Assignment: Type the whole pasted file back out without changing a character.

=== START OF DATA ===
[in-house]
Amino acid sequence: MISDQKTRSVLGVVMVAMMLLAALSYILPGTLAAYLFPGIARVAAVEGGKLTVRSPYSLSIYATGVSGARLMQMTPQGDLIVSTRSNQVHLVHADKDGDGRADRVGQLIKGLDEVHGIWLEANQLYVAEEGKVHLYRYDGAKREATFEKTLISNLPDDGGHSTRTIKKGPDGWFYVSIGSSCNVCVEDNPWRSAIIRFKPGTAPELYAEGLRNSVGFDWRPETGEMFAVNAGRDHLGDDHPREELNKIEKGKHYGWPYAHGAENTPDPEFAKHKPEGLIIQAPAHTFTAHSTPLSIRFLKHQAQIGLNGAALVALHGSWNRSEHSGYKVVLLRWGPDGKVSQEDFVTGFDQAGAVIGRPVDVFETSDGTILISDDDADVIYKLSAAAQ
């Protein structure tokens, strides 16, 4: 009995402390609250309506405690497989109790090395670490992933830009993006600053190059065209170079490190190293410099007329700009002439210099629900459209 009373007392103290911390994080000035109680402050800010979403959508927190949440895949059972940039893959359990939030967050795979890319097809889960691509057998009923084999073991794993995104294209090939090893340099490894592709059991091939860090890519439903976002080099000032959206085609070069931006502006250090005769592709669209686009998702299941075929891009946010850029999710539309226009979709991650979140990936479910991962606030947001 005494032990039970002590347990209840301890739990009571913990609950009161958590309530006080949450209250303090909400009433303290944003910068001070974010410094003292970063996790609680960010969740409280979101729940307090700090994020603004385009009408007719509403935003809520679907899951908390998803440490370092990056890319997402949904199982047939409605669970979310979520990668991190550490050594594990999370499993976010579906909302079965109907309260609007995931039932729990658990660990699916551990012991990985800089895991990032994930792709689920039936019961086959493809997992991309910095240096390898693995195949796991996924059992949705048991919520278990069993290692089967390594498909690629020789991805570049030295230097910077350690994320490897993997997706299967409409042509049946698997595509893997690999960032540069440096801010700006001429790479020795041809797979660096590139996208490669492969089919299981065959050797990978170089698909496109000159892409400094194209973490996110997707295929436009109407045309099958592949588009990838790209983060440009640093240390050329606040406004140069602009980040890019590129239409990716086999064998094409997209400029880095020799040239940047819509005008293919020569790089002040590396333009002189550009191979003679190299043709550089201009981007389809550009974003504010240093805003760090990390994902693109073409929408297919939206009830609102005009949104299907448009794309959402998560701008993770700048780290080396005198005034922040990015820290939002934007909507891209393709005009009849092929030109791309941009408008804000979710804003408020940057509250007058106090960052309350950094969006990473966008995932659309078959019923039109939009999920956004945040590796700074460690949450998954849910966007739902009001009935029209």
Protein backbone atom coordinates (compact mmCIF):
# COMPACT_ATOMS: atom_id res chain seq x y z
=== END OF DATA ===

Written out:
[in-house]
Amino acid sequence: MISDQKTRSVLGVVMVAMMLLAALSYILPGTLAAYLFPGIARVAAVEGGKLTVRSPYSLSIYATGVSGARLMQMTPQGDLIVSTRSNQVHLVHADKDGDGRADRVGQLIKGLDEVHGIWLEANQLYVAEEGKVHLYRYDGAKREATFEKTLISNLPDDGGHSTRTIKKGPDGWFYVSIGSSCNVCVEDNPWRSAIIRFKPGTAPELYAEGLRNSVGFDWRPETGEMFAVNAGRDHLGDDHPREELNKIEKGKHYGWPYAHGAENTPDPEFAKHKPEGLIIQAPAHTFTAHSTPLSIRFLKHQAQIGLNGAALVALHGSWNRSEHSGYKVVLLRWGPDGKVSQEDFVTGFDQAGAVIGRPVDVFETSDGTILISDDDADVIYKLSAAAQ
């Protein structure tokens, strides 16, 4: 009995402390609250309506405690497989109790090395670490992933830009993006600053190059065209170079490190190293410099007329700009002439210099629900459209 009373007392103290911390994080000035109680402050800010979403959508927190949440895949059972940039893959359990939030967050795979890319097809889960691509057998009923084999073991794993995104294209090939090893340099490894592709059991091939860090890519439903976002080099000032959206085609070069931006502006250090005769592709669209686009998702299941075929891009946010850029999710539309226009979709991650979140990936479910991962606030947001 005494032990039970002590347990209840301890739990009571913990609950009161958590309530006080949450209250303090909400009433303290944003910068001070974010410094003292970063996790609680960010969740409280979101729940307090700090994020603004385009009408007719509403935003809520679907899951908390998803440490370092990056890319997402949904199982047939409605669970979310979520990668991190550490050594594990999370499993976010579906909302079965109907309260609007995931039932729990658990660990699916551990012991990985800089895991990032994930792709689920039936019961086959493809997992991309910095240096390898693995195949796991996924059992949705048991919520278990069993290692089967390594498909690629020789991805570049030295230097910077350690994320490897993997997706299967409409042509049946698997595509893997690999960032540069440096801010700006001429790479020795041809797979660096590139996208490669492969089919299981065959050797990978170089698909496109000159892409400094194209973490996110997707295929436009109407045309099958592949588009990838790209983060440009640093240390050329606040406004140069602009980040890019590129239409990716086999064998094409997209400029880095020799040239940047819509005008293919020569790089002040590396333009002189550009191979003679190299043709550089201009981007389809550009974003504010240093805003760090990390994902693109073409929408297919939206009830609102005009949104299907448009794309959402998560701008993770700048780290080396005198005034922040990015820290939002934007909507891209393709005009009849092929030109791309941009408008804000979710804003408020940057509250007058106090960052309350950094969006990473966008995932659309078959019923039109939009999920956004945040590796700074460690949450998954849910966007739902009001009935029209």
Protein backbone atom coordinates (compact mmCIF):
# COMPACT_ATOMS: atom_id res chain seq x y z